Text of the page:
Monday, January 14, 2008

The Canada-U.S. FTA: 20 Years After

The Canada-U.S. FTA: 20 Years After
(Stephen Poloz, Export Development Canada)

Twenty years have passed since the signing of the Canada-U.S. Free Trade Agreement, which went into effect 19 years ago. It’s a good time to check the report card, to see how we are doing.

The architects of the deal told us that north-south trade would blossom, and they were right. Our exports of goods and services to the U.S. have more than tripled since 1988, from $117 billion per year to $398 billion, an increase of 240%. Our imports of goods and services from the U.S. have not risen by as much – from $108 billion to $322 billion, and increase of just under 200%.

A good part of Canada’s relative success is due to higher resource prices. Adjusting exports and imports for inflation shows that export and import volumes have both risen by about 150% since 1988. Still, that means that Canadian exporters have earned more through the arrangement.

Superficial analyses might leap on this and claim victory, but this would be wrong. Every transaction that would not have happened without the FTA should be seen as a victory, regardless of direction. When an American and a Canadian agree to a sale, they both get what they want, so they both win.

What makes the analysis of free trade so difficult is that we do not know what the world might have looked like today had there been no FTA. Some analysts look at employment, and they are often disappointed. After all, if everyone should win from free trade, shouldn’t employment go up everywhere? The answer is “no”. Adjusting to free trade means that both countries produce more of what they are good at, and produce less of the other things, which then are obtained through trade, instead. At the production level, then, there are both winners and losers, by definition.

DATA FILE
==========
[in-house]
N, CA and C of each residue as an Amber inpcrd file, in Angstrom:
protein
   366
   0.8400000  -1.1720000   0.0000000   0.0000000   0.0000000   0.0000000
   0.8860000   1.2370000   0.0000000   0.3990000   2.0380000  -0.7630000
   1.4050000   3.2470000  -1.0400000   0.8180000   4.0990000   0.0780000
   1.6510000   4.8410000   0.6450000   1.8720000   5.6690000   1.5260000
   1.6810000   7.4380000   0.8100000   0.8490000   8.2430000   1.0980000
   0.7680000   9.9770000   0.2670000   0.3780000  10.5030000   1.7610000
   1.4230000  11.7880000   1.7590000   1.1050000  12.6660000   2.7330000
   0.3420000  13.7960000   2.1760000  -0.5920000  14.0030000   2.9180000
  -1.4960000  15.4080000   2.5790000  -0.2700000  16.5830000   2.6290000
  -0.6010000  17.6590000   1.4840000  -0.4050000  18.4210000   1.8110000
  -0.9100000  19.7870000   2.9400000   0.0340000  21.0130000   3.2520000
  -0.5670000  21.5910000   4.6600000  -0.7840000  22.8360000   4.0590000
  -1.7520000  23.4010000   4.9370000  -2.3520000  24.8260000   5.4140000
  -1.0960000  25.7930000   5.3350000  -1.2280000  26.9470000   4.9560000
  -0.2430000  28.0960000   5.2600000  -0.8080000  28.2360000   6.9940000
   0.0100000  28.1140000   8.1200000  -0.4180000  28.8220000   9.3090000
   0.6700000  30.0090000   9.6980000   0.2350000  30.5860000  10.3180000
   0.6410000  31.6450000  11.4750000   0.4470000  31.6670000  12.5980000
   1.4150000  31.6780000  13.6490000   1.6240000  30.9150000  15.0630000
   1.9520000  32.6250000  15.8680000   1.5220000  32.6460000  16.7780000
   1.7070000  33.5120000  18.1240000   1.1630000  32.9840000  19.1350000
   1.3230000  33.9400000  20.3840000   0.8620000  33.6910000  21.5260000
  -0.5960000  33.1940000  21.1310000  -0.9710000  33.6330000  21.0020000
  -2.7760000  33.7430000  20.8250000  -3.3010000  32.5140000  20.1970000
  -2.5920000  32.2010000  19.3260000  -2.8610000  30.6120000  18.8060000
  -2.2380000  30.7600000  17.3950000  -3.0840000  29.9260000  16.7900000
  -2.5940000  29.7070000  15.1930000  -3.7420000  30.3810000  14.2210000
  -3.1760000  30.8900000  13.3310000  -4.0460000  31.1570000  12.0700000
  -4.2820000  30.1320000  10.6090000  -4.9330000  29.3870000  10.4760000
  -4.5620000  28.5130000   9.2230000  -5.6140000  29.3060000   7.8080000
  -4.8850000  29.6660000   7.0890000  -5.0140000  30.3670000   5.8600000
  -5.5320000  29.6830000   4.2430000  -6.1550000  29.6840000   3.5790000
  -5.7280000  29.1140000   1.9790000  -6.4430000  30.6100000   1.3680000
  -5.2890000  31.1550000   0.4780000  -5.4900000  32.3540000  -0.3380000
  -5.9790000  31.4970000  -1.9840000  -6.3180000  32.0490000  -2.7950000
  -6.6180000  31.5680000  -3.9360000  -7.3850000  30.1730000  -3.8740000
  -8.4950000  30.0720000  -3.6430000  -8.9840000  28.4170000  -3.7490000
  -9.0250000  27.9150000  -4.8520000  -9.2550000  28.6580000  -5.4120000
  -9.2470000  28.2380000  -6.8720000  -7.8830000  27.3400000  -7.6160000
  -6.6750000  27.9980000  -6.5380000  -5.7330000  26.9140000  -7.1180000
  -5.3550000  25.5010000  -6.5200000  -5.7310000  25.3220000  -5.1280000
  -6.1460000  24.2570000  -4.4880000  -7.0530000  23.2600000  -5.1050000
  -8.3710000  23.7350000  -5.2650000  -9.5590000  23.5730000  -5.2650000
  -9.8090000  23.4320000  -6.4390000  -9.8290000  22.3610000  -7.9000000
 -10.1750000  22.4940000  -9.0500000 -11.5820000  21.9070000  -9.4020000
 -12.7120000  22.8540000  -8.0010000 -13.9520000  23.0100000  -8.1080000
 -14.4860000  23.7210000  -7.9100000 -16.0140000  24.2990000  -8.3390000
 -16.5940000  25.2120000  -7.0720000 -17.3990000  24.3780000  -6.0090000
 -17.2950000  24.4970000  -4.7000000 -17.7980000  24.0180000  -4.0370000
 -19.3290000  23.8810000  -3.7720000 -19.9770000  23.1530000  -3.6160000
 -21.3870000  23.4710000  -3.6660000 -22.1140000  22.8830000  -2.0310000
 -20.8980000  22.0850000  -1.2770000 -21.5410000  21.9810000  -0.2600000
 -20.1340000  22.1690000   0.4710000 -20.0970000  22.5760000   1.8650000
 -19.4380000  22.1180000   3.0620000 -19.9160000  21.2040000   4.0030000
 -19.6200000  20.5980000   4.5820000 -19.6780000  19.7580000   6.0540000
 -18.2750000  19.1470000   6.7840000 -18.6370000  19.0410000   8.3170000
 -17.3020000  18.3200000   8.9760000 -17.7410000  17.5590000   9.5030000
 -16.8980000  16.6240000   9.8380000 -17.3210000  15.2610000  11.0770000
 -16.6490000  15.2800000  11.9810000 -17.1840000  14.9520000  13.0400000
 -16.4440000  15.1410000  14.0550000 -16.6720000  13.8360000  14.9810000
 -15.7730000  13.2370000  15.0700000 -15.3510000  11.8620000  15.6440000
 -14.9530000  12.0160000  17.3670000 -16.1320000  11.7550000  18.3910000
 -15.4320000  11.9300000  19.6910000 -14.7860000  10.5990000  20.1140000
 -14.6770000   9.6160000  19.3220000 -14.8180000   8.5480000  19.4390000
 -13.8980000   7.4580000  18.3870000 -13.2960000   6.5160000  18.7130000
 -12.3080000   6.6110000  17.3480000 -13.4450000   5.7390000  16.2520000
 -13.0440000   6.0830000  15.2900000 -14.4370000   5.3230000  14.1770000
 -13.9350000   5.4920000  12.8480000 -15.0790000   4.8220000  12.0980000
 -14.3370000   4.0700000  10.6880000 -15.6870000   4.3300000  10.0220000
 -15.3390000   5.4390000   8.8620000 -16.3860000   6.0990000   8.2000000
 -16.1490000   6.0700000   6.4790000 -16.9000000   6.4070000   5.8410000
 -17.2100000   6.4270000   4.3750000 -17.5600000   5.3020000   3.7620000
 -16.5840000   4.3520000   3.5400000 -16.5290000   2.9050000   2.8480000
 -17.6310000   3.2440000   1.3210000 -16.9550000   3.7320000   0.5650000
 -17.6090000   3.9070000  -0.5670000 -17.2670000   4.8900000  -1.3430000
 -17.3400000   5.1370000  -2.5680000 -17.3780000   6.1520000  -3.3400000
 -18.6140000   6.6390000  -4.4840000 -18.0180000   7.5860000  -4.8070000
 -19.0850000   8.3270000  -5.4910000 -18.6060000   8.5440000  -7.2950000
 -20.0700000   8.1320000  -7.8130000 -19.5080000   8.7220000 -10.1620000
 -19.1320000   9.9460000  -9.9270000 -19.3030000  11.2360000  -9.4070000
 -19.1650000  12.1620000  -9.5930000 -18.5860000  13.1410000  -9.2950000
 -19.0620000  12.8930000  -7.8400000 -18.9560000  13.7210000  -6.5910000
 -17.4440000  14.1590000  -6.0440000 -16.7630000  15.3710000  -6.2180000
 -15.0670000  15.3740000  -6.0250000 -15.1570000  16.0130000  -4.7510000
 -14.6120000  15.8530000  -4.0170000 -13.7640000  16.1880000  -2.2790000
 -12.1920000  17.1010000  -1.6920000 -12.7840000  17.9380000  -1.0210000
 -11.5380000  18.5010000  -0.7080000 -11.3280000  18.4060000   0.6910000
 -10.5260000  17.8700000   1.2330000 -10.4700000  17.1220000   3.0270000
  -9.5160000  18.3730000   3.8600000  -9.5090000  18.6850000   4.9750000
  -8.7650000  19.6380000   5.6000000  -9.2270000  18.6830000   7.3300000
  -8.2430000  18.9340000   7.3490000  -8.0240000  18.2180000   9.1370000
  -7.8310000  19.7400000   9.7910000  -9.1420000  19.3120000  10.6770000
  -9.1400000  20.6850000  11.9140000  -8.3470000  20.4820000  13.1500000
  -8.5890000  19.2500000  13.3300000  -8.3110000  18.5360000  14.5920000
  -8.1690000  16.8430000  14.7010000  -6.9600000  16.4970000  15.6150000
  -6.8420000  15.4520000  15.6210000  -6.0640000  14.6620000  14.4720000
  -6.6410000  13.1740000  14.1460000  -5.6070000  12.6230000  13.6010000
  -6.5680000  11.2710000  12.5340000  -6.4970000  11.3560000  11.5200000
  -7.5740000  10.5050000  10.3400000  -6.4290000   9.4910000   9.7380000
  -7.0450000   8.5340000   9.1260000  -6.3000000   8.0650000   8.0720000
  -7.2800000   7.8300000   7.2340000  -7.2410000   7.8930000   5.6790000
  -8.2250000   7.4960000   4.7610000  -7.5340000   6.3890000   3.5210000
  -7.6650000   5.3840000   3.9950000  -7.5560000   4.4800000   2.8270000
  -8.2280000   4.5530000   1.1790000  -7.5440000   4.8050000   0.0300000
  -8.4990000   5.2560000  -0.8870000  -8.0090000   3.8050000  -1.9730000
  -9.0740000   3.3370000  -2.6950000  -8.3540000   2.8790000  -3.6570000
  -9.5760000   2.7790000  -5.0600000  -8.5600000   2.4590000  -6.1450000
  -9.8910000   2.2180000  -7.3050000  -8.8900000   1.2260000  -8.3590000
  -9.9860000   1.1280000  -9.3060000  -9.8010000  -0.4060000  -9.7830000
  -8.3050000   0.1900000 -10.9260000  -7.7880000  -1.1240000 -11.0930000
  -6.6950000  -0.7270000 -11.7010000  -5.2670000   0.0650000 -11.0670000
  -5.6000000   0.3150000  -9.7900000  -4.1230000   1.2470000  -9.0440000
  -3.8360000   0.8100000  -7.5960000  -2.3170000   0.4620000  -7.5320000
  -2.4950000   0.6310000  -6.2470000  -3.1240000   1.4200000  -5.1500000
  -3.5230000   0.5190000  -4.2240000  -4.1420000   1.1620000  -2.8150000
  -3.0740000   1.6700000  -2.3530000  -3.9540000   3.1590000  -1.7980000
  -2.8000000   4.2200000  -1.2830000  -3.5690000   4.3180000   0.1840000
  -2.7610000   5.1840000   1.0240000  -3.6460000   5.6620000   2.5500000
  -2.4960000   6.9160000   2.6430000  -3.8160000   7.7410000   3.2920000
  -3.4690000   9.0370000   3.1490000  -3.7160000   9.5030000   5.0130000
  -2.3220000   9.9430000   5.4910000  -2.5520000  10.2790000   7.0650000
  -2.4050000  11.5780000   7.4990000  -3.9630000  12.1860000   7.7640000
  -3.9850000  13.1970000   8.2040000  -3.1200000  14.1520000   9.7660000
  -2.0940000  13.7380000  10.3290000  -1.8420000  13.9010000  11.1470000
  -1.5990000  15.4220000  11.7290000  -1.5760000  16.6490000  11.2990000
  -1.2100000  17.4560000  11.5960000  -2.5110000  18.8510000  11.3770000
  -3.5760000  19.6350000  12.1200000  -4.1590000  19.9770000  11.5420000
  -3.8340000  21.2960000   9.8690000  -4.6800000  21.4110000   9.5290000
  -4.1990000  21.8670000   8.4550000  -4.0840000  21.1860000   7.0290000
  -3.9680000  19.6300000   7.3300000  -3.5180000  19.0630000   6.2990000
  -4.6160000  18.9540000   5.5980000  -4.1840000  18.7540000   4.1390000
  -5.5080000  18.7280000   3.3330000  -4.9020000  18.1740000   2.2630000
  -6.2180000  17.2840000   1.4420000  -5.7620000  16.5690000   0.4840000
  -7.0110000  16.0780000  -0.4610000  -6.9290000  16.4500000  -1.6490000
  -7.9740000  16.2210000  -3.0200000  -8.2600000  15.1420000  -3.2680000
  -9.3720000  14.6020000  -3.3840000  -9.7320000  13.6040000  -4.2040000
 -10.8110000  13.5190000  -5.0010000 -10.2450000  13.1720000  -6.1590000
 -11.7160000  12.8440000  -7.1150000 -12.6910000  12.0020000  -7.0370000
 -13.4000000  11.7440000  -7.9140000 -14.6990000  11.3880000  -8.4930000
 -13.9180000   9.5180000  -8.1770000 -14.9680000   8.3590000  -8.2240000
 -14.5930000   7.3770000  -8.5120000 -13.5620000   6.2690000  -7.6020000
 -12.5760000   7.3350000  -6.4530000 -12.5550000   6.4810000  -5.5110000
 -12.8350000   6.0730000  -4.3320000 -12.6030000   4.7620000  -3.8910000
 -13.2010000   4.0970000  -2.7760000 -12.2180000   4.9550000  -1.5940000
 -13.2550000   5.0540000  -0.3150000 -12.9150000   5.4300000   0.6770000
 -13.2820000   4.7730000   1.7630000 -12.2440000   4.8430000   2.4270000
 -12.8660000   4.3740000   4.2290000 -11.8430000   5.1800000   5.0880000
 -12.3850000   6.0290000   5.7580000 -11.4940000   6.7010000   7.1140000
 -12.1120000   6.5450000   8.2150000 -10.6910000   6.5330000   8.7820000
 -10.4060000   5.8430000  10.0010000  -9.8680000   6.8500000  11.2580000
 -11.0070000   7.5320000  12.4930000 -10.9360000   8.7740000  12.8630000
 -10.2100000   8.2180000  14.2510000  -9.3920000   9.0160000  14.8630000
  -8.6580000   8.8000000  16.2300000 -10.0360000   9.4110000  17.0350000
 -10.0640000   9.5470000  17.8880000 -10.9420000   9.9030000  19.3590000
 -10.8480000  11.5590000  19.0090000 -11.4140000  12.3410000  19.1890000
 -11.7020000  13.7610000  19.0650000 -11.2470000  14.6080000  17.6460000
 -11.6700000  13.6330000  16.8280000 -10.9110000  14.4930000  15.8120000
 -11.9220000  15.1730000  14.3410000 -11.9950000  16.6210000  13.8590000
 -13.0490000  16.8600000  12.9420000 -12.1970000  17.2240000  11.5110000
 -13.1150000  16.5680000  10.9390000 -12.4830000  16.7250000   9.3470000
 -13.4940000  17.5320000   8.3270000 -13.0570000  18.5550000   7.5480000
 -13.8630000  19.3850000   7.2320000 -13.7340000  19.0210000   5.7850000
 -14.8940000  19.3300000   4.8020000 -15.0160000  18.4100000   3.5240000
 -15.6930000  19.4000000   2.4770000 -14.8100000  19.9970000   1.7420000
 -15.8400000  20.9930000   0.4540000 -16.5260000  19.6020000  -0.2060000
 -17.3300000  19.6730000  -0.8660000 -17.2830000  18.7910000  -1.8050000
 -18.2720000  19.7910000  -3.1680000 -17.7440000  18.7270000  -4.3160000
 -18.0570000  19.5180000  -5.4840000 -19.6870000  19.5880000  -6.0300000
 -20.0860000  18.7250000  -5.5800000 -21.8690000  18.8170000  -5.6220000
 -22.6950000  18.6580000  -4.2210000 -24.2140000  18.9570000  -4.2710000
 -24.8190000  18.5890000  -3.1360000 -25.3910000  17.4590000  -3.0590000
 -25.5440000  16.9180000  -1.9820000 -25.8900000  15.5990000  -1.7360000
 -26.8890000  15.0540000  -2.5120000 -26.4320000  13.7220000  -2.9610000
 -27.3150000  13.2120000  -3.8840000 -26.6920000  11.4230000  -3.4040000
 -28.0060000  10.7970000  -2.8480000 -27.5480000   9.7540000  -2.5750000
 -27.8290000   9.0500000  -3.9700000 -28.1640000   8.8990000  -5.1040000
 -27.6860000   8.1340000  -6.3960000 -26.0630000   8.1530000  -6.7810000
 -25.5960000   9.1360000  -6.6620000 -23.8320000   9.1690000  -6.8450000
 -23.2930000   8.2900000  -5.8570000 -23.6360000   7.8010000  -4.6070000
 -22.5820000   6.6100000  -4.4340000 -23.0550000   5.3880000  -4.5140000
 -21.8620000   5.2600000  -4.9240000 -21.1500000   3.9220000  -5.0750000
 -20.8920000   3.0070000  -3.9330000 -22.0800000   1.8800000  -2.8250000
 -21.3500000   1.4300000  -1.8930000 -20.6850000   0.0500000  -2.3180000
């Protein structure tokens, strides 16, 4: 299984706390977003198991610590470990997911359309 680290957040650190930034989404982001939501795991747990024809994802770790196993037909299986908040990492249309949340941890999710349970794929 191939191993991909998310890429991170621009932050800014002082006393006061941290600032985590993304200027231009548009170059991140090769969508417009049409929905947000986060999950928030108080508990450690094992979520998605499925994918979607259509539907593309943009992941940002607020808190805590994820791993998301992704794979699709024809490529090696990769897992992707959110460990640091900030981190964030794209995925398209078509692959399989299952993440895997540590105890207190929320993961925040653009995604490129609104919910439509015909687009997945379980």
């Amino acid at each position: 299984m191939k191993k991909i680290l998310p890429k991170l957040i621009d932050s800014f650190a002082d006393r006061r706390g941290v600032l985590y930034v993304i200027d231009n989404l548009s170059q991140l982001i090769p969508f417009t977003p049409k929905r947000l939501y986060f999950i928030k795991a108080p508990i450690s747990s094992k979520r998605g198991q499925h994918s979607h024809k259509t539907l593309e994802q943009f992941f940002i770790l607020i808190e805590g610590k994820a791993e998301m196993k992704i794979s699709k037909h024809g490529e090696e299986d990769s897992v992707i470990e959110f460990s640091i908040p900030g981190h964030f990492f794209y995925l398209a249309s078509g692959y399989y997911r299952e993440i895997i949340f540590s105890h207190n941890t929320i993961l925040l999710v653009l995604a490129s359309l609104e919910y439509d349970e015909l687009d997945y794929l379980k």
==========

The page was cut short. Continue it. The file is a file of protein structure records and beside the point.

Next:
And so it is that the manufacturing sector has seen a decline in employment over the life of the FTA, of about 50,000 jobs, while mining and oil and gas have seen an increase of 50,000 jobs. Within manufacturing, the durables sector is up 80,000, while employment is down 130,000 for non-durables. In the context of a workforce of 17 million, these figures are small, but they belie a big increase in specialisation beneath the surface, which has boosted productivity. Indeed, there has been a 43% increase in manufacturing productivity since 1988, or around 2.4% per year. Not bad, except that U.S. manufacturing has done better, at 68%, or more than 3.8% per year.

It is at the consumer level that everyone wins, because the lower cost of imports boosts total purchasing power, and the extra spending creates jobs across the board, since it is mostly spent domestically. Accordingly, construction sector jobs are up by 360,000 since 1988, and service sector jobs by nearly 4 million. The latter include such occupations as health care (650,000), retail and wholesale trade (630,000), professional and technical (600,000), business support (410,000), hospitality (340,000), the financial sector (270,000) and so on.

The bottom line? It is very difficult to pin down all the effects of the FTA, especially since the effects of increased purchasing power are, well, everywhere. But if one accepts the basic premise that trade in both directions is good, then the FTA has surely made a positive difference.

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